2. What is a "desktop"? There has been a lot of effort in the Linux space to duplicating Microsoft functionality; see OpenOffice for a good example. FreeBSD also supports OpenOffice. The real question, though, is whether we're doing anybody a favour by copying Microsoft. Like Wes Peters, I have been using BSD on the desktop for well over ten years. I find the current crop of "desktop" software incredibly difficult and frustrating to use. I am forced to do it from time to time, but it's both limited and limiting in its approach. The BSD community should be working towards a better alternative, not playing copycat.

As regards ease of use on the desktop, consider: recently, the Australian UNIX User Group (AUUG), of which I am currently president, participated in a seminar by the Australian Government. We supplied all delegates with a CD-ROM of OpenOffice for a number of platforms, including FreeBSD, Linux and Microsoft. It proved to be easiest to install the FreeBSD version of OpenOffice. Linux required significantly more work.

[quote]Geeks and developers don't mind extra complexity or unpolished desktops or different toolkits that all look different and inconsistent. [/quote]

I contend that geeks and developers would also prefer a consistent and tidy approach. The question is, why do so many choose not to use the current "desktop" software?

I most certainly see KDE and Gnome as issues. On the face of it they should make life easier. On several occasions I have attempted to adopt one or the other. The real issue is this term "desktop". Both KDE and Gnome give you a set of tools, some of them good, which fit together. They don't make it particularly easy to do things that the developers didn't think of.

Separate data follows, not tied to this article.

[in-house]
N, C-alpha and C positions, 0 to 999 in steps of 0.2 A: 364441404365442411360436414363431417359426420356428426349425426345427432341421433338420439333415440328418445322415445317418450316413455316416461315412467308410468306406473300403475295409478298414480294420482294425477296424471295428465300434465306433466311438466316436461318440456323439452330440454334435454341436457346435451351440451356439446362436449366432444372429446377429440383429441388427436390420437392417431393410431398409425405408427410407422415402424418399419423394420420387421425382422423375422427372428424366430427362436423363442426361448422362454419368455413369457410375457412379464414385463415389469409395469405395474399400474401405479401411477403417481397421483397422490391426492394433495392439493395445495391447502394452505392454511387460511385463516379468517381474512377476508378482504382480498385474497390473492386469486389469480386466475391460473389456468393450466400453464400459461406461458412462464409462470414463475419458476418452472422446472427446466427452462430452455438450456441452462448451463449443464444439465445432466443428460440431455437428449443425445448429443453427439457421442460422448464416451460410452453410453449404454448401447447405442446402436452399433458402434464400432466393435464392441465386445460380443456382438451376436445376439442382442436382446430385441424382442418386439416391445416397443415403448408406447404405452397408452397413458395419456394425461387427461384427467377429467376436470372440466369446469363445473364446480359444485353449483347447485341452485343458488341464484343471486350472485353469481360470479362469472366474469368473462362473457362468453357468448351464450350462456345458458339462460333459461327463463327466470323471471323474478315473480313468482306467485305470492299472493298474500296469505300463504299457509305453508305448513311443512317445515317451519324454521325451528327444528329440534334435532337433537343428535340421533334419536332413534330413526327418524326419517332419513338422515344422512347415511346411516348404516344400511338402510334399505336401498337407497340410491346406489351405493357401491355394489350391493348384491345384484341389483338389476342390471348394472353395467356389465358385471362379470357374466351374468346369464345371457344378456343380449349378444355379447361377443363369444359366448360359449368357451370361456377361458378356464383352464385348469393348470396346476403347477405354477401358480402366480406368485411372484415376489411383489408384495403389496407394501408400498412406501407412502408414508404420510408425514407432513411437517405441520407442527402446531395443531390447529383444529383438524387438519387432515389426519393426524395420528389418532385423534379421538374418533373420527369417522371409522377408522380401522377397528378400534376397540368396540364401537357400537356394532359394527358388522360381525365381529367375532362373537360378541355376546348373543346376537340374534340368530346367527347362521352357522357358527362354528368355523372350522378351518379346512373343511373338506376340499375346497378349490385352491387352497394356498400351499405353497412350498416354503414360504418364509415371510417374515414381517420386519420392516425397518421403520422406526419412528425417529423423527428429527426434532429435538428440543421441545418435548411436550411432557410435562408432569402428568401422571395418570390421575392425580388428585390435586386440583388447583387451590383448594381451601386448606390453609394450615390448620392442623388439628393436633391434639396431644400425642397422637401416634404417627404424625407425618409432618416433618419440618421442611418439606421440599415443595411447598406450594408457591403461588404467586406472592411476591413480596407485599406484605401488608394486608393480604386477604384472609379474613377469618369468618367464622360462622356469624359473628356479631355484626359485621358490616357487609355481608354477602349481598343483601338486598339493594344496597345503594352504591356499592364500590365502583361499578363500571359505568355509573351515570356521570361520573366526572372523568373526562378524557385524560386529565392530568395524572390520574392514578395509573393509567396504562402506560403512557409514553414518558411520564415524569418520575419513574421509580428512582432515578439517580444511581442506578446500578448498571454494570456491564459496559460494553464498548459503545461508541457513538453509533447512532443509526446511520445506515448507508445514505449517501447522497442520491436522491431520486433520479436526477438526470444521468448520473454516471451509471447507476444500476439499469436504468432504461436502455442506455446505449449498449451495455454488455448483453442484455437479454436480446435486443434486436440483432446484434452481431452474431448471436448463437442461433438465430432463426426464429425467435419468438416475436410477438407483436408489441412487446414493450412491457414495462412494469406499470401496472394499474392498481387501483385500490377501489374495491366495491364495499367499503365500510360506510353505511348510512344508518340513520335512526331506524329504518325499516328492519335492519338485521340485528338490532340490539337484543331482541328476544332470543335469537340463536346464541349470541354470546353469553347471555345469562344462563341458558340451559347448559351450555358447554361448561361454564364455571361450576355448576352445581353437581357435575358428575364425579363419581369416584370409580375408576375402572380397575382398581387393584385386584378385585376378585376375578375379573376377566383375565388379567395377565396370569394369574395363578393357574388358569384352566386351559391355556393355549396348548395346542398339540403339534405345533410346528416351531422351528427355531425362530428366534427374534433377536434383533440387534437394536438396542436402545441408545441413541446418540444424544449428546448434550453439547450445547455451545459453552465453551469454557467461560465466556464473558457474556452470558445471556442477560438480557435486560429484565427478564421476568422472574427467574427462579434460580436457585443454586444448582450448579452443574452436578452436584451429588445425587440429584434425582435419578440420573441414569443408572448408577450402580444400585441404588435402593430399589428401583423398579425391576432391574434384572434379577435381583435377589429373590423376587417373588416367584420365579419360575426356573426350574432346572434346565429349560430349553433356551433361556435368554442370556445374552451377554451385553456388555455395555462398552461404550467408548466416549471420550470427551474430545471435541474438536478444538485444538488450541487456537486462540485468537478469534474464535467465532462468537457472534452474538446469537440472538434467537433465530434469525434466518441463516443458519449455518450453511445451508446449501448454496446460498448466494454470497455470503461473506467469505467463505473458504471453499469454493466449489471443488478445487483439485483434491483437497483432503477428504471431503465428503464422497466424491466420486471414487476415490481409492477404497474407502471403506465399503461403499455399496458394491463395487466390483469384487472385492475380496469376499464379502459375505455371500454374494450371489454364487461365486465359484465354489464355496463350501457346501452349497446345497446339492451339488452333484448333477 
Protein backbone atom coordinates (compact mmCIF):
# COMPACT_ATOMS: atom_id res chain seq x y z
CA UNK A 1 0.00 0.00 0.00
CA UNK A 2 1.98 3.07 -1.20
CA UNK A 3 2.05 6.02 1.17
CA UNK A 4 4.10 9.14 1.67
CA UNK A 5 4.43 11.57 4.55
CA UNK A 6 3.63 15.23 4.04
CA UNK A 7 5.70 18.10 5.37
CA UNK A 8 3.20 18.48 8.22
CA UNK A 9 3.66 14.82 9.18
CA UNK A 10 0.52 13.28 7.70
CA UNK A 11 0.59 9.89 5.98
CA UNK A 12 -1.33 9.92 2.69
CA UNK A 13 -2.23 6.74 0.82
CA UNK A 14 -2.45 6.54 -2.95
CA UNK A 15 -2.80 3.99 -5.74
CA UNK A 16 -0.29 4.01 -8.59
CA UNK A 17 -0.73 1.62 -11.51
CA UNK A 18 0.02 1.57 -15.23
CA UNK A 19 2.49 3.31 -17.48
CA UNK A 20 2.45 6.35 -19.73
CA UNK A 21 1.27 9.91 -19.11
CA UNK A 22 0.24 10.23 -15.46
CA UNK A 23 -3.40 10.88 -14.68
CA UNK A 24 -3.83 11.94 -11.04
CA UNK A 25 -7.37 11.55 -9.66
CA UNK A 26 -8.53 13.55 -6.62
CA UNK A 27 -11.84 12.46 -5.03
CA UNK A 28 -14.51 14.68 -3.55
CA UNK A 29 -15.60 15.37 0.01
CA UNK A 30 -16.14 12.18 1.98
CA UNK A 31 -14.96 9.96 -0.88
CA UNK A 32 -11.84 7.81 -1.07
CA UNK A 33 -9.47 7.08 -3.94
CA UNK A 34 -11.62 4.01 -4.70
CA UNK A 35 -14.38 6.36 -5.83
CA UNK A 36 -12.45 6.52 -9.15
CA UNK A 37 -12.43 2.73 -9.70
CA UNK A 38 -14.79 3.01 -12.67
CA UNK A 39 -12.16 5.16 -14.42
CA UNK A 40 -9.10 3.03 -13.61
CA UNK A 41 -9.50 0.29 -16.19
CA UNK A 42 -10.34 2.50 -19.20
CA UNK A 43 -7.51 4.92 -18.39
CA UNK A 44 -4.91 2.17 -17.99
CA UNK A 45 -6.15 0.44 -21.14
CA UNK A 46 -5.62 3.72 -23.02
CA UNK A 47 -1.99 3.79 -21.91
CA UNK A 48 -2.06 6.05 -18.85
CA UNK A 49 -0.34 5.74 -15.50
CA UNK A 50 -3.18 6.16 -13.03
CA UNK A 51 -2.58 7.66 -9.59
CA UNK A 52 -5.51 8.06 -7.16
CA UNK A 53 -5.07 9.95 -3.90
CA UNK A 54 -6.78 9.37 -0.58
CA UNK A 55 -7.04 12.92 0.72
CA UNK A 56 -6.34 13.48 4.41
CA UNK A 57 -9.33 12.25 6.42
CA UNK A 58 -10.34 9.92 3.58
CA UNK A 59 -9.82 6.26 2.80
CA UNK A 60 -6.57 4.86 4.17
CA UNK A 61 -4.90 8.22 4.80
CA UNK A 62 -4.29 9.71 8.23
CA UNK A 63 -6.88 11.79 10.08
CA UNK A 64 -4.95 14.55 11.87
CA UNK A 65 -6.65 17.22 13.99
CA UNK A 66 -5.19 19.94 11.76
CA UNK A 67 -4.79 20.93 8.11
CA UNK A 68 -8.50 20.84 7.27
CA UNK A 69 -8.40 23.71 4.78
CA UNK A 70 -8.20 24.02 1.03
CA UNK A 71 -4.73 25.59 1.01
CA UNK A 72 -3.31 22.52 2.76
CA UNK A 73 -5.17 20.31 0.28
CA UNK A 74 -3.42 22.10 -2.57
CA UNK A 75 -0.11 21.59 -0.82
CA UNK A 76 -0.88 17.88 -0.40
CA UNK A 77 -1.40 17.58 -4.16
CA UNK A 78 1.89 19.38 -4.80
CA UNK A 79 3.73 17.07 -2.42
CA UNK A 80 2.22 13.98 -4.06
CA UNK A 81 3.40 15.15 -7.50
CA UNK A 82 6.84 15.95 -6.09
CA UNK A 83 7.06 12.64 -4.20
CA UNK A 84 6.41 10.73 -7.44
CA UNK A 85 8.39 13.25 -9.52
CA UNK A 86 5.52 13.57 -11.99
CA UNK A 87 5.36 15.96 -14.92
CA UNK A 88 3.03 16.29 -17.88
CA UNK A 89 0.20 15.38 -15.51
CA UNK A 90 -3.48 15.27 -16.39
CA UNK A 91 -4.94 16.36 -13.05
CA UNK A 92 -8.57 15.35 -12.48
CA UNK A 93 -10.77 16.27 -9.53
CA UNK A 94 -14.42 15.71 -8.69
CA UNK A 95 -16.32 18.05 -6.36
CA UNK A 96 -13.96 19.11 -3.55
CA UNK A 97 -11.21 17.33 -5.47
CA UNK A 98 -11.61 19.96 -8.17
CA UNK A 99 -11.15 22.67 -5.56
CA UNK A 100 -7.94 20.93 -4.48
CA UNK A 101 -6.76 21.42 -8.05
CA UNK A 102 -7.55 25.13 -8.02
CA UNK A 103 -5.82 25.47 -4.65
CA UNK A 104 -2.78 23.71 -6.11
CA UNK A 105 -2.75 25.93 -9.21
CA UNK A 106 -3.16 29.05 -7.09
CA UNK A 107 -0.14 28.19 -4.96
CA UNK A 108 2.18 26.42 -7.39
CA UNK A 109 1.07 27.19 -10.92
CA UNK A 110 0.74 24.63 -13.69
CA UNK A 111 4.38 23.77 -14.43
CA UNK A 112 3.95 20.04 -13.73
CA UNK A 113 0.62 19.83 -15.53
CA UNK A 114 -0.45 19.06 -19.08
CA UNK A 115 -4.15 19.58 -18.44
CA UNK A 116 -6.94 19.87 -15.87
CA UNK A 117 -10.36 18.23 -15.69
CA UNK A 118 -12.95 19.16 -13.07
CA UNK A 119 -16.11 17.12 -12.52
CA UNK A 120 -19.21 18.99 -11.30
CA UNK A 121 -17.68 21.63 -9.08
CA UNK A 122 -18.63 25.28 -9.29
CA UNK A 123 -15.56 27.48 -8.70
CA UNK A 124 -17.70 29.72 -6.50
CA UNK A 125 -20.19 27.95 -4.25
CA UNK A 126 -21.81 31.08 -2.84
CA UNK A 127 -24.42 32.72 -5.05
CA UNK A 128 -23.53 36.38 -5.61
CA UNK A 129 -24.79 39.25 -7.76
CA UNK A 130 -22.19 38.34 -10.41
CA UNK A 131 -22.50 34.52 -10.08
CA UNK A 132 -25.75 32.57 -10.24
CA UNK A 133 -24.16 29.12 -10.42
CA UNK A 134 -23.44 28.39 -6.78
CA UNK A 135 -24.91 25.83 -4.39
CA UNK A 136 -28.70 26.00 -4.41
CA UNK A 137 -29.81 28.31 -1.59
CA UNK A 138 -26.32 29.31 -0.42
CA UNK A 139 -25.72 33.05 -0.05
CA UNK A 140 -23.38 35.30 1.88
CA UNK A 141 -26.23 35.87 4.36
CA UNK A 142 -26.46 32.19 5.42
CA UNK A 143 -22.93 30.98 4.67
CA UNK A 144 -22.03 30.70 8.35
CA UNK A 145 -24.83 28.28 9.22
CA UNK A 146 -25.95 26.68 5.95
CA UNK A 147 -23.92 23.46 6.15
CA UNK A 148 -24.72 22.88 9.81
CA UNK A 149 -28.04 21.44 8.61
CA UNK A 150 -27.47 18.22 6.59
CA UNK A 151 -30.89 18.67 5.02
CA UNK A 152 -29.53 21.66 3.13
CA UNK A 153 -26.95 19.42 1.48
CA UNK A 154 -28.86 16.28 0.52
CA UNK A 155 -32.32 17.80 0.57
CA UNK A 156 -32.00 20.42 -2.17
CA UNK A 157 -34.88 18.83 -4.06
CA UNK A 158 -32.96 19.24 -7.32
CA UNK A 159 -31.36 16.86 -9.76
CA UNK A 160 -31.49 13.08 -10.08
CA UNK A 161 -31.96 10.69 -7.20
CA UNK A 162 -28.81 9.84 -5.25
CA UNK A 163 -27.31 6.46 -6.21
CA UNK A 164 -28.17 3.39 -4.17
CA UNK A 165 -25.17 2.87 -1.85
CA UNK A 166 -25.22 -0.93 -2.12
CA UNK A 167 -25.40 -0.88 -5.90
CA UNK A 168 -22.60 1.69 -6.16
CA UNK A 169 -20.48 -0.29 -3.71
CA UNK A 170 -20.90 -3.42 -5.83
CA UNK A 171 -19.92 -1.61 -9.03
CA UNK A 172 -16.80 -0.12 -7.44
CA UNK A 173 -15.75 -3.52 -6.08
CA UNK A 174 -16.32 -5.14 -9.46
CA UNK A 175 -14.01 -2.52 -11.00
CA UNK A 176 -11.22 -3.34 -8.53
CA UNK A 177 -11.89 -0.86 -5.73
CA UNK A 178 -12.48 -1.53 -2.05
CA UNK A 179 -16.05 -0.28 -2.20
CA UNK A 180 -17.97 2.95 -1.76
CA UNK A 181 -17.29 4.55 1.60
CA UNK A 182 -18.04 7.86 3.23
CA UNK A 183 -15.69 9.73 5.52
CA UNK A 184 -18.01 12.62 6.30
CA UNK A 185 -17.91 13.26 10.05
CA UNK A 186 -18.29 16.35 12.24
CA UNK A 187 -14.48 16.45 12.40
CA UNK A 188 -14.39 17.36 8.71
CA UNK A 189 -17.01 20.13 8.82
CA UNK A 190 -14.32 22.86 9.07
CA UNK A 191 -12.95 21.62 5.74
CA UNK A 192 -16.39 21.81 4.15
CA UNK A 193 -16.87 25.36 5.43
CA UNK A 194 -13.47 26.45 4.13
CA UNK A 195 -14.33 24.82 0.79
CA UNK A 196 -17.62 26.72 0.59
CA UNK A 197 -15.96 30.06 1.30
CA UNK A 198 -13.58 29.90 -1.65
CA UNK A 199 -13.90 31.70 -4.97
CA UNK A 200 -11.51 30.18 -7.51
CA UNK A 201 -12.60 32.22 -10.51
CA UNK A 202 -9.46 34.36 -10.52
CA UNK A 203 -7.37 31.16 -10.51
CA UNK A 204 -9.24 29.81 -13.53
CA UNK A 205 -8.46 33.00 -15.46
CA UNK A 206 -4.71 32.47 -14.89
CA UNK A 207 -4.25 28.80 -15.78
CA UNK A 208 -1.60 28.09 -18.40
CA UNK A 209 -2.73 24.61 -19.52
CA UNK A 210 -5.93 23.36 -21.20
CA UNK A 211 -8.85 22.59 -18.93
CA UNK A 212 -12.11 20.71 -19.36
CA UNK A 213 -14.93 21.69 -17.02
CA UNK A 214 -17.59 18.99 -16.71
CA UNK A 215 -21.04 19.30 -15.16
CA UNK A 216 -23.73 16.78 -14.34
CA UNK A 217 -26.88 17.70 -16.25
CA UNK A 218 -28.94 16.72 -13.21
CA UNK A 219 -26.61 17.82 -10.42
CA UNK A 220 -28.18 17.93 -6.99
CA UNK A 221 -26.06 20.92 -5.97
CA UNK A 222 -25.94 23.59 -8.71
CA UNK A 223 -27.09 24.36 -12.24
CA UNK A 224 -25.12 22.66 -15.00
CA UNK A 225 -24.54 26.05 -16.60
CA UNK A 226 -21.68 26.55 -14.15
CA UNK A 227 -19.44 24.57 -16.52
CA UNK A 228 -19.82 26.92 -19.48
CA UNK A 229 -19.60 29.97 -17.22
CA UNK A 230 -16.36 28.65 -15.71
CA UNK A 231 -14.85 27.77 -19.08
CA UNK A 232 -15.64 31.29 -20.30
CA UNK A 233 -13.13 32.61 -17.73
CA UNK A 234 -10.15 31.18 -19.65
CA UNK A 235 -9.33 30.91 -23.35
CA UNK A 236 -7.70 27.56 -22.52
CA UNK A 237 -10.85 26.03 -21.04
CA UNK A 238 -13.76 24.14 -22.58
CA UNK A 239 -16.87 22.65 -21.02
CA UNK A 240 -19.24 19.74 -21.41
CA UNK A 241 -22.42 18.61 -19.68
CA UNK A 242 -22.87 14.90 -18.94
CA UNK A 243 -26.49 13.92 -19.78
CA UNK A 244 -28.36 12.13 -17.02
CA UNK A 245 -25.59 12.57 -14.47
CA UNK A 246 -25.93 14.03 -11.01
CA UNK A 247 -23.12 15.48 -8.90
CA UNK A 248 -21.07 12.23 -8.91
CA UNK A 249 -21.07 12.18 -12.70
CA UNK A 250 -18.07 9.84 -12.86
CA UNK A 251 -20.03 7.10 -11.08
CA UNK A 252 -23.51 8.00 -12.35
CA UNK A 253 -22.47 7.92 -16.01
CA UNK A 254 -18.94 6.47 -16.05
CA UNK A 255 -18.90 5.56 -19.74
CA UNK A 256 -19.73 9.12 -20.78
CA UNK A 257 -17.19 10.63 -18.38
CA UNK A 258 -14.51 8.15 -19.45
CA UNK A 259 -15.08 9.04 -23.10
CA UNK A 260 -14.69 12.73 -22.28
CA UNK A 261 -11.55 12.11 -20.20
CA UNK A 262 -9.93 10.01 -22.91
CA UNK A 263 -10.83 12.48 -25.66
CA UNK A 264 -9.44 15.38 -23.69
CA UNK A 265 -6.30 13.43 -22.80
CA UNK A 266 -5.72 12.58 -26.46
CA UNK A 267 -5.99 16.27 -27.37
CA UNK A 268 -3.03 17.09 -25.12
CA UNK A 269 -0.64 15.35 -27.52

I recently investigated desktops in some detail for my book "The Complete FreeBSD"), which will be on the bookshelves in the next few weeks. I had intended to describe only one desktop, and spent some time trying to decide whether it should be KDE or Gnome. For whatever reason--exhaustion may be part of it--I chose KDE.

At the same time I rebuilt an old machine and installed KDE and OpenOffice on it. I had two intentions here: first, a neighbour needed a newer computer, and secondly I wanted to be able to describe first-hand how to use the software. The machine wasn't very fast (233 MHz AMD K6, 96 MB RAM), and the results were painful: KDE needs more memory, and preferably a faster CPU.

Just to get the thing to run at any speed, I installed fvwm2 and discovered that, apart from flashy graphics, it wasn't missing too much. My neighbour is completely non-technical, and I gave her the choice of which to use. She chose fvmw2. As a result, I added a section on fvwm2 to the book, as an alternative to KDE.

I could go on on this topic for hours, but that's probably enough.

Table of contents
  1. "Intro, Java, Corporate Support"
  2. "Linux, the desktop market"
  3. "Maturity of 5.x branch, speed of development compared to Linux"
  4. "How FreeBSD compares to other Unices"
  5. "Bug resolution, team work, graphical installer"
  6. "Optimizations, SPARC/PPC/Itanium/Opteron ports, third party tools"
  7. "XFree86 issue, re-unification of the BSDs, UFS2"
  8. "The SCO questionmark"